Cybersecurity

Berlin meets Belfast: A Recap of the 5th Global Cybersecurity Technology Research Summit 2015

24 March 2015

One week ago, the 5th Global Cybersecurity Technology Research Summit organised by the Centre for Secure Information Technologies (CSIT) at Queen’s University Belfast (QUB) took place. This year’s conference was underpinned by the theme “A Future Legacy” and was tied to Belfast’s heritage as a hub for industry and engineering. Among the more than hundred participants from academia, industry and governments, future technological developments and challenges were discussed. Specifically the societal element of cybersecurity was one of the core focuses of this year’s keynotes and break-out sessions, depicting a new as well as a necessary trend within the field.

Day 0: Let the hacking begin

One day prior to the official start of the main Summit, attendees had the chance to engage in a capture the flag hackathon. Some Twitter-Posts display that the competitors took the task very seriously and – for once and officially – hacking was allowed and actually more than welcomed. Day 0 ended with a brief speaker’s session which involved Pizza and free drinks and hopefully comforted all the ones who lost or simply missed to eat throughout the day.

Security means Resilience

The main Summit started on Thursday the 19th of March and opened with the announcement that CSIT at QUB had secured further funding for cyber security research on Smart Cities and the Internet of Things.

With this pleasant news in mind the event was kicked off by Professor John McCanny (CSIT), whereby in the course of the next days all speakers accentuated the importance to be able to assess, prevent and defeat cyber threats and to generate a robust and resilient internet based on adequate software and hardware solutions. Certainly methods such as detecting anomalies, conducting malware or behavioural analyses or simply monitoring access controls – which have been discussed and displayed at the Summit – are ways of dealing with the issue. However, the presenters were aware that not addressing the root causes of threats and risks will not provide sufficient solutions for the future. It is therefore that the aspects of human security and collaboration were prominent ideas across the Summit.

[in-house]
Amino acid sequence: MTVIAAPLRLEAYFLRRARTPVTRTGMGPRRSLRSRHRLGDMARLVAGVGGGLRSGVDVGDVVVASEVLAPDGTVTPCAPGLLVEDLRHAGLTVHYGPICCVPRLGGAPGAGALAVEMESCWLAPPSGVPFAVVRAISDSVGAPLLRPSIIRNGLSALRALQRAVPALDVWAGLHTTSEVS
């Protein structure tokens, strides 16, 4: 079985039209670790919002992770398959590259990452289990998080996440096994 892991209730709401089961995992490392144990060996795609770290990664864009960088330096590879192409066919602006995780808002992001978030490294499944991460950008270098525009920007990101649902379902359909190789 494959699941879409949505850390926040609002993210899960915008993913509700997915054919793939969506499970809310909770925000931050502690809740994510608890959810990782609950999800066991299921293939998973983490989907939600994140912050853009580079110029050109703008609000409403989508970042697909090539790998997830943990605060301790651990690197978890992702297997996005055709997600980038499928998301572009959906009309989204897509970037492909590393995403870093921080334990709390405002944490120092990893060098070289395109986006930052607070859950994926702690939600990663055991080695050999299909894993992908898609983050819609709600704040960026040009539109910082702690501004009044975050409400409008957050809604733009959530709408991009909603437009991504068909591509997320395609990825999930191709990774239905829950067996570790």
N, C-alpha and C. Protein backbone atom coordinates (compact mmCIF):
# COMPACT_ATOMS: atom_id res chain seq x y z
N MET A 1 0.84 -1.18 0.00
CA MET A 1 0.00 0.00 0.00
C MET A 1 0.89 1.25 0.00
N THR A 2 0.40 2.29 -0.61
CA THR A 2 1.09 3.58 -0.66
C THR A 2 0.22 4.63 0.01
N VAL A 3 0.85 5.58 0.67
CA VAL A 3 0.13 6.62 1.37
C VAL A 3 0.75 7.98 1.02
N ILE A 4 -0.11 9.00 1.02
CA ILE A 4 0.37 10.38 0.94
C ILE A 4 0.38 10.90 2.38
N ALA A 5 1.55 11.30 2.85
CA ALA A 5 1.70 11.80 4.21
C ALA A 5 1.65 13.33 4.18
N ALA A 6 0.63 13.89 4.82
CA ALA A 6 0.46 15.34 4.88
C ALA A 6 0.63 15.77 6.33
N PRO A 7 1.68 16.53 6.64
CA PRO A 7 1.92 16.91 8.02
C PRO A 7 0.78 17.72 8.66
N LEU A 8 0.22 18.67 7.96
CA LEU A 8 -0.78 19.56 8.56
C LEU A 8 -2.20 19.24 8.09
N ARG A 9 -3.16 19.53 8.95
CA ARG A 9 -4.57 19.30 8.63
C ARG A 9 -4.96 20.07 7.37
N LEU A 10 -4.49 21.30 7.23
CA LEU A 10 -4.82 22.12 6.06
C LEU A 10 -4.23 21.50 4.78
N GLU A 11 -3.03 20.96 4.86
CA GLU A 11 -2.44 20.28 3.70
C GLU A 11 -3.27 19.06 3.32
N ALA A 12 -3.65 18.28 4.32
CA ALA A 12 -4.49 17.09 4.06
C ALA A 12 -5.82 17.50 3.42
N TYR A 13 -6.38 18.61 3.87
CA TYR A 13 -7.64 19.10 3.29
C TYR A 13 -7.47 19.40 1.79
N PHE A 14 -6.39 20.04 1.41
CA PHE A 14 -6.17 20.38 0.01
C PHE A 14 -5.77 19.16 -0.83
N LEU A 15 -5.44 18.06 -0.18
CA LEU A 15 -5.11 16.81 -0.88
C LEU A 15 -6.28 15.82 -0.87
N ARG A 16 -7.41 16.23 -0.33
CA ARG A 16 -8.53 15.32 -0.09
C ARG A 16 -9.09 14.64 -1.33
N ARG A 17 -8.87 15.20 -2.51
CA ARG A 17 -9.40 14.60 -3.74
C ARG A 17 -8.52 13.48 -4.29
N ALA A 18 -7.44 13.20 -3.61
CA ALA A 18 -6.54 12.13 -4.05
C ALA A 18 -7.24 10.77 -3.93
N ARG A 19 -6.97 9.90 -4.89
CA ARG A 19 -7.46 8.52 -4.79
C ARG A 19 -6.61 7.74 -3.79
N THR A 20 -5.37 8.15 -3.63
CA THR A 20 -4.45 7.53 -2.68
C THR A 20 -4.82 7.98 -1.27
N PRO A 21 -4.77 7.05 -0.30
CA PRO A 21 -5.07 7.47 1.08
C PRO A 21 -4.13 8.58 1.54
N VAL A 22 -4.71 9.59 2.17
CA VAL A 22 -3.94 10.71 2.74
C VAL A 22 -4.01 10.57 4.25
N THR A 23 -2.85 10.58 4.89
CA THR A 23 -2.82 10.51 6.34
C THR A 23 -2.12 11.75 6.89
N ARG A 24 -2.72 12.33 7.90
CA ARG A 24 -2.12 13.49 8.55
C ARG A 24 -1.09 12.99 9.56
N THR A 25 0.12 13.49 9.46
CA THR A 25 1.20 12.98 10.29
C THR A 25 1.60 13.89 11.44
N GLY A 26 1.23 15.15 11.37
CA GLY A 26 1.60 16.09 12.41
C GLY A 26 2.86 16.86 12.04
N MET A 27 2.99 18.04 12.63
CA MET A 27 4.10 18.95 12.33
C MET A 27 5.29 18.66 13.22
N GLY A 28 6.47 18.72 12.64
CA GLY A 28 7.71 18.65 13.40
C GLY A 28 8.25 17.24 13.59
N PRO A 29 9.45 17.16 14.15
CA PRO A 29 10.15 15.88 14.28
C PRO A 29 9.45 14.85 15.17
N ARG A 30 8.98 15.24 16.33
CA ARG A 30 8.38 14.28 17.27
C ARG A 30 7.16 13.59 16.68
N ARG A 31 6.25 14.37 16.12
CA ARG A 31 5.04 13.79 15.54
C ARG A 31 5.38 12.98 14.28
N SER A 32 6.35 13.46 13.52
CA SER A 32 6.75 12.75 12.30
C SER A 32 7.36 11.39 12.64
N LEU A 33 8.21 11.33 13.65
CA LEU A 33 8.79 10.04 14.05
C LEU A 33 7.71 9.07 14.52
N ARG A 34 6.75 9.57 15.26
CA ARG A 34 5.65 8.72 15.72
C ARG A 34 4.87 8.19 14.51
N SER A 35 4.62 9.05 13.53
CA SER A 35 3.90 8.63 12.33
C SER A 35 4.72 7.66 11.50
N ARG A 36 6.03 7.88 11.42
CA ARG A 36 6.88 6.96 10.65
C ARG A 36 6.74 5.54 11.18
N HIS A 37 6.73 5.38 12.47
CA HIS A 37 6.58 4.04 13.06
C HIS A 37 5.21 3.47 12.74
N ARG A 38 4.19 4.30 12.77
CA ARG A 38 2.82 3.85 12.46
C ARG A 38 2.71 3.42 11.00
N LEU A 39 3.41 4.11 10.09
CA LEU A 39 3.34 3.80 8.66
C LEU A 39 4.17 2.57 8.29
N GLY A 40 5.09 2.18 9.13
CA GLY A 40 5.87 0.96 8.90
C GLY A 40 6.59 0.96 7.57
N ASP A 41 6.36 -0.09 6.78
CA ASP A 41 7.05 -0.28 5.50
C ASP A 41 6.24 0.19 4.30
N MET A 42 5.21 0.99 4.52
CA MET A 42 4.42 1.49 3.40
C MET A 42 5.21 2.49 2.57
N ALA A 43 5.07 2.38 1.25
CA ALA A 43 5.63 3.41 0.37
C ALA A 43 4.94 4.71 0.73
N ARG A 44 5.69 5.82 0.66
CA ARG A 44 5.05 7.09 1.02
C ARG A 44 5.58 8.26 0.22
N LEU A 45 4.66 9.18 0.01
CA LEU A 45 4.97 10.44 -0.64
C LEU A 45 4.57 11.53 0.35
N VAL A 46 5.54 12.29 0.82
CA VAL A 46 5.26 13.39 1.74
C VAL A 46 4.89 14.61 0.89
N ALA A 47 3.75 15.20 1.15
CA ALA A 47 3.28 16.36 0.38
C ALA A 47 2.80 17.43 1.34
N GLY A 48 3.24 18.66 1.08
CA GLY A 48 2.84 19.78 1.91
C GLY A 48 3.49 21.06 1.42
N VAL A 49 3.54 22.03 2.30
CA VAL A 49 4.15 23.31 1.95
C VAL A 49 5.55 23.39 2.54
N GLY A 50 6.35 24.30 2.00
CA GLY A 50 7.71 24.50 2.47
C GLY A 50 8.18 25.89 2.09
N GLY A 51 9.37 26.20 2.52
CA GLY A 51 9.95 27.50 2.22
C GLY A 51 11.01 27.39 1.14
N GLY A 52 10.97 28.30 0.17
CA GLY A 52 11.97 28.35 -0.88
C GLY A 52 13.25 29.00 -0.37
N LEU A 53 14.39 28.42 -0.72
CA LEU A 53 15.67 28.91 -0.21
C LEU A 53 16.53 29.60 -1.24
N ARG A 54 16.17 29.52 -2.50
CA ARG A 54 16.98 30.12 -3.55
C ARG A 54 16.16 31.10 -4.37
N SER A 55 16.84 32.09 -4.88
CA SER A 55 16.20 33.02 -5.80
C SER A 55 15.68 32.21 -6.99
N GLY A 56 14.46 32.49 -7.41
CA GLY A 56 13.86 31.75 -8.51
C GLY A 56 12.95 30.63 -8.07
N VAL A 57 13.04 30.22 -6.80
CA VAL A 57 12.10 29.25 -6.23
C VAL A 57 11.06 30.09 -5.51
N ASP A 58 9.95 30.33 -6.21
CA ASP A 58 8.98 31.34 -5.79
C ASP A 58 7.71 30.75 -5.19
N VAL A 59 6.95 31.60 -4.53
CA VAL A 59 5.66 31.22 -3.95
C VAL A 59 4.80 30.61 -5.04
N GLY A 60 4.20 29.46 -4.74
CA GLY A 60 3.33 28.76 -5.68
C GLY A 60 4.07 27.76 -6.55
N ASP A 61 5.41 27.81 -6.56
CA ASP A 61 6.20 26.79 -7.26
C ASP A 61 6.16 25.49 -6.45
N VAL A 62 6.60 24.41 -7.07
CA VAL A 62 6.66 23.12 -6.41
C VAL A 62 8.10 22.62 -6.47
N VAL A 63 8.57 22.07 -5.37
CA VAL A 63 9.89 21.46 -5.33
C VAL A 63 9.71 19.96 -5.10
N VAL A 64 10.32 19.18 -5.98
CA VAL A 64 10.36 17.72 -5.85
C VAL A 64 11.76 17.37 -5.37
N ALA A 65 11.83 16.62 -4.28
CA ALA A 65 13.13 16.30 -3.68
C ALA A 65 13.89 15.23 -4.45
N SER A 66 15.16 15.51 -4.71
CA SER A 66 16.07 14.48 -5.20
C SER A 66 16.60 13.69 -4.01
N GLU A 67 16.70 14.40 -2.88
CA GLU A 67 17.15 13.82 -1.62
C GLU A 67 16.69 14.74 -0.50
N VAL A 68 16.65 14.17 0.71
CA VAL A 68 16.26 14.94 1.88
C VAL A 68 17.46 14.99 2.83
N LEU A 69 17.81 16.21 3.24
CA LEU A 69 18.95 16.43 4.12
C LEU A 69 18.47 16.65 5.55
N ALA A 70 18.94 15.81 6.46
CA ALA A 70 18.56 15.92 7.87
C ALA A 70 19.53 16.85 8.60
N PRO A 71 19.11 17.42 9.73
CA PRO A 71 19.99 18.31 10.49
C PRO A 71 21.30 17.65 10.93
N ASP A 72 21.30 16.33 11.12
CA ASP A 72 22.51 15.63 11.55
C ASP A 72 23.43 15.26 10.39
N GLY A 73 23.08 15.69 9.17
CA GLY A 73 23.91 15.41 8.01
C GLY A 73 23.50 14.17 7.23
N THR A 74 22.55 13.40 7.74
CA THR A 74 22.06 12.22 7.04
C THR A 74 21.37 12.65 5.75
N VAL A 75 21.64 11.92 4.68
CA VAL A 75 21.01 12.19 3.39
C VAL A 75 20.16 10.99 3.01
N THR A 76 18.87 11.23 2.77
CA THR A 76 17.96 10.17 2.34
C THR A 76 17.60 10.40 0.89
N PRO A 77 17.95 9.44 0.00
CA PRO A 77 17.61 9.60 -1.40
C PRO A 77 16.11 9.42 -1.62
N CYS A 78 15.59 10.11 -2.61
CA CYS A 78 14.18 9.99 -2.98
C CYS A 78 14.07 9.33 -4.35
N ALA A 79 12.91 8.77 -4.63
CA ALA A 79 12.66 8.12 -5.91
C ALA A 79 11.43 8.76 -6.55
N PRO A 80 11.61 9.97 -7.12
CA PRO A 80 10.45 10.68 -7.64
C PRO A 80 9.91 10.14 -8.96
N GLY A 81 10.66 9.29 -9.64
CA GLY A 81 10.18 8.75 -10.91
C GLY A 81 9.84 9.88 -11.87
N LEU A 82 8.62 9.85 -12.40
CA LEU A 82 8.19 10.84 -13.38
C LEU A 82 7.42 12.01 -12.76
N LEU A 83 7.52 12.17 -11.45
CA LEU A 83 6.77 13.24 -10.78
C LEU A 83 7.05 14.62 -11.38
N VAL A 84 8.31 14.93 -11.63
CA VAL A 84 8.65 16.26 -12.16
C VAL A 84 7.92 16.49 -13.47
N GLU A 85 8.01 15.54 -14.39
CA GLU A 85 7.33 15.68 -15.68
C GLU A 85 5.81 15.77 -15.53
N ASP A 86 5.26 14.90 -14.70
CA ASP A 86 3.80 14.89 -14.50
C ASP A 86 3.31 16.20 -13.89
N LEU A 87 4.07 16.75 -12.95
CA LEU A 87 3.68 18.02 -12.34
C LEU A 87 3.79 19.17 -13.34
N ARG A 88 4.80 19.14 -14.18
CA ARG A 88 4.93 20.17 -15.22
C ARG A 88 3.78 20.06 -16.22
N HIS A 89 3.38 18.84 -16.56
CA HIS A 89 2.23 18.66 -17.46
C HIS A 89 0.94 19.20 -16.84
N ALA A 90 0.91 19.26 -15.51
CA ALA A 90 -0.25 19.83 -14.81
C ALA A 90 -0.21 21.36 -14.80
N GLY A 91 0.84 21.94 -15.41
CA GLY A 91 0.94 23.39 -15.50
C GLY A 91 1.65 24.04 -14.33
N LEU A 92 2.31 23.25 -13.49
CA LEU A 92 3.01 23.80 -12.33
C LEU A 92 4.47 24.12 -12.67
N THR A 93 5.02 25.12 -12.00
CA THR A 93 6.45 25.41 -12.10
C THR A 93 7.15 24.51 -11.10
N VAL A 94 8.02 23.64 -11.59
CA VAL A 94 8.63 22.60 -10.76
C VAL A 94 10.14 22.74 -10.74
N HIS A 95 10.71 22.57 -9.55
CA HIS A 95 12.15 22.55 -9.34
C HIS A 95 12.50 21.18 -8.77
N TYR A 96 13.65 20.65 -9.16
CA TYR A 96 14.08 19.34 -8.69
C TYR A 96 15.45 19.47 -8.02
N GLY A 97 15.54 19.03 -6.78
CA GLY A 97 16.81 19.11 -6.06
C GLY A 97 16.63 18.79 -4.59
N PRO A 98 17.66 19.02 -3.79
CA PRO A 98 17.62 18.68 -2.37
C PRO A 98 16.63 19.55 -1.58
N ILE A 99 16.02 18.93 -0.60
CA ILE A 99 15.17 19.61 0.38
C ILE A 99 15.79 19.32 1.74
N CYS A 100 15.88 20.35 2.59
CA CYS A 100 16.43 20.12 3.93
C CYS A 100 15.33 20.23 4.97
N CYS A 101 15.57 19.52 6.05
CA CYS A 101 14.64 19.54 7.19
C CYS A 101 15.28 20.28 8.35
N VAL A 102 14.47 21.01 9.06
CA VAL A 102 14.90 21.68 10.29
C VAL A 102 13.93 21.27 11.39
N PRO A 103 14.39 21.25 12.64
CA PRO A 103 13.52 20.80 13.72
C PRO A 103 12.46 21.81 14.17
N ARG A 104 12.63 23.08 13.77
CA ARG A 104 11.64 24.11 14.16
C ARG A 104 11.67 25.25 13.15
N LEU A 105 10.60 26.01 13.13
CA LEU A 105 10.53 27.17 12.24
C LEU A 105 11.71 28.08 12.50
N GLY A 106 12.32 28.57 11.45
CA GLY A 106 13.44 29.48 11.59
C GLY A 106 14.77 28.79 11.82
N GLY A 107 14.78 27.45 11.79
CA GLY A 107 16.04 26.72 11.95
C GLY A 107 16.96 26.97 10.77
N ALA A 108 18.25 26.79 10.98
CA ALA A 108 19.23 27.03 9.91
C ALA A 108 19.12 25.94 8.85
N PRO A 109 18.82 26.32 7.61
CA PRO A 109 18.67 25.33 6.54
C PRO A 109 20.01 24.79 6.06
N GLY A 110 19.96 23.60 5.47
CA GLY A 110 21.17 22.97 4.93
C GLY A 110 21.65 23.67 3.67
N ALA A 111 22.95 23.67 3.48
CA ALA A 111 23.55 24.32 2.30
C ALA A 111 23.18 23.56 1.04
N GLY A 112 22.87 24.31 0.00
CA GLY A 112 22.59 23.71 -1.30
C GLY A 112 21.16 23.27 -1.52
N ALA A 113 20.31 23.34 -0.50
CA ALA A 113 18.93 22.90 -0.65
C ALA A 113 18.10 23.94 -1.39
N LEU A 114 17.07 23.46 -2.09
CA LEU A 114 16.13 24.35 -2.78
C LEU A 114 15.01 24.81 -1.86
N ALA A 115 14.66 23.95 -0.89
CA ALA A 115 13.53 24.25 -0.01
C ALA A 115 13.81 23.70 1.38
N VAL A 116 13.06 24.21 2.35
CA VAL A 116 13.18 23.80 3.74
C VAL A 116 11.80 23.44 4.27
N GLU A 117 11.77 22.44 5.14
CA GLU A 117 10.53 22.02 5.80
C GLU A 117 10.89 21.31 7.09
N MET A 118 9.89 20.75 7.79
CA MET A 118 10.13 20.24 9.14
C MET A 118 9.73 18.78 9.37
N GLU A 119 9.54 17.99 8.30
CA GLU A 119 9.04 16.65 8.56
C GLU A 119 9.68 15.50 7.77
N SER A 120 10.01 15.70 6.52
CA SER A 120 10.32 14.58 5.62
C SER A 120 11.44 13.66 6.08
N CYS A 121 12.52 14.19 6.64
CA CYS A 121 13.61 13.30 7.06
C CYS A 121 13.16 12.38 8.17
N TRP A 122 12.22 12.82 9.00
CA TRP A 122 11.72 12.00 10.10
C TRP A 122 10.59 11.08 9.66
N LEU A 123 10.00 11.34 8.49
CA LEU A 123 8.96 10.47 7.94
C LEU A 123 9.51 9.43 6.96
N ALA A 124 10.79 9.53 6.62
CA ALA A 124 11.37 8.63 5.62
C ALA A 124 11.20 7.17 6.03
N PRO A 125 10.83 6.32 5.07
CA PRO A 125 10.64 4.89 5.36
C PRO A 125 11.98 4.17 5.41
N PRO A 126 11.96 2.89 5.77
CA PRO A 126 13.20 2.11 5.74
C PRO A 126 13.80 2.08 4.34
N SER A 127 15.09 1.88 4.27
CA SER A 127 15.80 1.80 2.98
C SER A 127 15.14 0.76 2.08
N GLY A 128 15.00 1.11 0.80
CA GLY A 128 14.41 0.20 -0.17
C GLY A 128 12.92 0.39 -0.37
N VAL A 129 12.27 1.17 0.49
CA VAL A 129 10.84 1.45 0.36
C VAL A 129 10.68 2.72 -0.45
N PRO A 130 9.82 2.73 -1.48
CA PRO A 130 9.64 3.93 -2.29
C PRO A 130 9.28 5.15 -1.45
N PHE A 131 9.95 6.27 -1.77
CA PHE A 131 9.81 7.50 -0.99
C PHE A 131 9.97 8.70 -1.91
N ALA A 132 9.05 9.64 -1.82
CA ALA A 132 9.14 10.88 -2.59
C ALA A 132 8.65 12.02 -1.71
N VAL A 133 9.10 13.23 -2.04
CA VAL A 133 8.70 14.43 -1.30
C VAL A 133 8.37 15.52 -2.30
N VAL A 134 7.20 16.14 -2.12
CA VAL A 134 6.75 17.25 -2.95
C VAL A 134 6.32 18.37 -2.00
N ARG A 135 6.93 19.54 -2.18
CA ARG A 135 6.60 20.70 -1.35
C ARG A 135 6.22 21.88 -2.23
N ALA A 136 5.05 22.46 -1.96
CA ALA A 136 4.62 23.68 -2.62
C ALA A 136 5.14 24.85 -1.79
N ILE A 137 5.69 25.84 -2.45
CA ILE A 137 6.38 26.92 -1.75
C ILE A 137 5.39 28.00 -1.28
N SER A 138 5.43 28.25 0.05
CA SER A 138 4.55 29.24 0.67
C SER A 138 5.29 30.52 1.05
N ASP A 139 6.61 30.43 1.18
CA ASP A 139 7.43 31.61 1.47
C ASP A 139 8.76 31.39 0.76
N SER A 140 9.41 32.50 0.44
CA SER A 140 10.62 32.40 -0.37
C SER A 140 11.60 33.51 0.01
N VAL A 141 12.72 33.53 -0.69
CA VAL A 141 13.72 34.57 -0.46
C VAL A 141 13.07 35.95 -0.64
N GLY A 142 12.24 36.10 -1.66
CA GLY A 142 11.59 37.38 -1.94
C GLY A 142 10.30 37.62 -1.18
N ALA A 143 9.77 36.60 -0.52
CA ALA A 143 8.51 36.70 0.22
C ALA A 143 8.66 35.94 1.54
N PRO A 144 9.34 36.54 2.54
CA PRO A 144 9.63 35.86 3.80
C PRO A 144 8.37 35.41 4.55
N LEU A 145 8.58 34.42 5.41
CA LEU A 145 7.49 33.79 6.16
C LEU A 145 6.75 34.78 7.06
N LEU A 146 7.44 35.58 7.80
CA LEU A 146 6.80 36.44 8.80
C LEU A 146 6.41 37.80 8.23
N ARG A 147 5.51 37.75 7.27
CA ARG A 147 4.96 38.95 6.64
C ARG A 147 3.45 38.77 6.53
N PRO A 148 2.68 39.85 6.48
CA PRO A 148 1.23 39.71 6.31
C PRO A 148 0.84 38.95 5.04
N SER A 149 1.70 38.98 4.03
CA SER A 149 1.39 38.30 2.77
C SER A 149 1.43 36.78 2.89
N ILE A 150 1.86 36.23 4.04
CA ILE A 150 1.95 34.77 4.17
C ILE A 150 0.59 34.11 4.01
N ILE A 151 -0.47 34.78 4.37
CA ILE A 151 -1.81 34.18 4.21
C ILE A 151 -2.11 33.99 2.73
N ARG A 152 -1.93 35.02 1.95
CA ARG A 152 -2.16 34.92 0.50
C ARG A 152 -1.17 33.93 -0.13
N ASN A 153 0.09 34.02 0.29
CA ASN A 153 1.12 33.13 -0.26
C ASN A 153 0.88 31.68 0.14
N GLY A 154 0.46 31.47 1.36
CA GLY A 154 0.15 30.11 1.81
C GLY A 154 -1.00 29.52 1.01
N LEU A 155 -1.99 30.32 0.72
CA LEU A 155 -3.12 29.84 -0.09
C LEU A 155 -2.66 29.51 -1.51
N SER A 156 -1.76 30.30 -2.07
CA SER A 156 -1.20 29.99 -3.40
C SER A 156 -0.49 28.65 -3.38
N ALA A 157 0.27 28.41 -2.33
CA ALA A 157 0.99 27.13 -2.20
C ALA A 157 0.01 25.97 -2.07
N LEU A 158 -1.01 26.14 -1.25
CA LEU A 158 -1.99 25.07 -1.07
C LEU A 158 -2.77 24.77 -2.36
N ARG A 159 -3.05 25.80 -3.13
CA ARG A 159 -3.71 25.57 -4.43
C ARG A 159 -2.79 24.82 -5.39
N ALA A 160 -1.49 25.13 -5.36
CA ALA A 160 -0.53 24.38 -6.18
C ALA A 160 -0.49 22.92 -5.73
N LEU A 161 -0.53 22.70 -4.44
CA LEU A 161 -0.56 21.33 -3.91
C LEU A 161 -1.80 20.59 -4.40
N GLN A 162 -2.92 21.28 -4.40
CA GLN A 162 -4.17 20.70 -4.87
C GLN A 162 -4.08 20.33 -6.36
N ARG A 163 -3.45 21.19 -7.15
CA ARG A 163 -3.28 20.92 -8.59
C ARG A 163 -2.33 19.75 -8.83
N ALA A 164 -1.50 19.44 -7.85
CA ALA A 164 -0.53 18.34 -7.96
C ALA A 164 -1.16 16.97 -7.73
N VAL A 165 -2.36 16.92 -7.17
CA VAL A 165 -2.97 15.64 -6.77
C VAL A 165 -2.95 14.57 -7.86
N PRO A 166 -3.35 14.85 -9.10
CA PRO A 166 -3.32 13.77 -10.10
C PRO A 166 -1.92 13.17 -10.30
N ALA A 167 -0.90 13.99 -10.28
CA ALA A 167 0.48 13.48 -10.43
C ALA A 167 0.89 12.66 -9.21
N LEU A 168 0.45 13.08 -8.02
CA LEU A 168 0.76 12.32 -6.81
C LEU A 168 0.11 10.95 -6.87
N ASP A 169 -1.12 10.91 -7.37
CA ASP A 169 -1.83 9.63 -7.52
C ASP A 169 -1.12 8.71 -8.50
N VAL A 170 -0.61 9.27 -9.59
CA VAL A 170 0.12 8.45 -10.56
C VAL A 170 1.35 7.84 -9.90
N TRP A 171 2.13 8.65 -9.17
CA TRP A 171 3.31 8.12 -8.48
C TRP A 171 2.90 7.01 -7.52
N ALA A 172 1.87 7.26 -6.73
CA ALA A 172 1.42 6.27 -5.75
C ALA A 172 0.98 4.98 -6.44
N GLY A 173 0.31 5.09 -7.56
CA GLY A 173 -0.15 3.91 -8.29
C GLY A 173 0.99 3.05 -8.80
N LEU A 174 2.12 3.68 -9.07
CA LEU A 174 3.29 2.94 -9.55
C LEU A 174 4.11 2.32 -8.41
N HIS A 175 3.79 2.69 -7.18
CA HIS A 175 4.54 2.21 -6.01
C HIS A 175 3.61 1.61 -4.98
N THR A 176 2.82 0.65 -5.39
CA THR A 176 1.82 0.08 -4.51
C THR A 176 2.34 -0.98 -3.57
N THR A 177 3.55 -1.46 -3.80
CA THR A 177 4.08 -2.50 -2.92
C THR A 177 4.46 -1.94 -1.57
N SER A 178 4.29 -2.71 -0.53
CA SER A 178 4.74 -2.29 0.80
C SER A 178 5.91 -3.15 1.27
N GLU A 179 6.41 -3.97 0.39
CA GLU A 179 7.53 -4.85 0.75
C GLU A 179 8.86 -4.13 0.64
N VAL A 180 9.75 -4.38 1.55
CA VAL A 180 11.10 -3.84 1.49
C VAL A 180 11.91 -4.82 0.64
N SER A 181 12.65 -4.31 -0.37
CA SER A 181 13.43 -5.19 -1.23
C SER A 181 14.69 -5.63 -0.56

The Human Element in Cybersecurity

The factor human in cybersecurity ranges from the handling of insider threats, ensuring privacy and data protection, to the notion of victimology, up to the general needs and requirements of customers. The Summit took in this regard a specific interest in emphasising the individual, which was reflected in all presentations but was specifically discussed in the context of two break-out sessions which dealt with the topic of political activism and psychological dynamics online. Besides, as it is difficult to guarantee technical security despite the fallibility caused by human errors, the human element is and should be part of any cybersecurity equation.

The inclusion of non-technical research areas at the Summit is therefore a positive development and should foster a debate on the progression of a multi- and transdisciplinary research field that touches upon both technical as well as societal factors. The just recently set up Leverhulme Interdisciplinary Network on Cybersecurity and Society (LINCS) at QUB will hopefully influence this trend further.

How to Influence People To Care?

Align with the idea to focus more on the human element in cybersecurity considerations, speakers such as Jon Browning (OCSIA) stressed the need to get more people demand appropriate security solutions. This sentiment on making people aware of the importance of cybersecurity and to evaluate and be cautions about potential security risk online was followed by the request to involve more people in cybersecurity education and was specifically thematised by Dr Douglas Maughan (US DHS). A quick survey among the Summit participants in the course of his presentation revealed an age gap among the audience; less than ten people were under thirty years of age. This outcome reflects the overall cybersecurity sector which is facing a significant recruitment problem across all nation states and was noted by Maughan.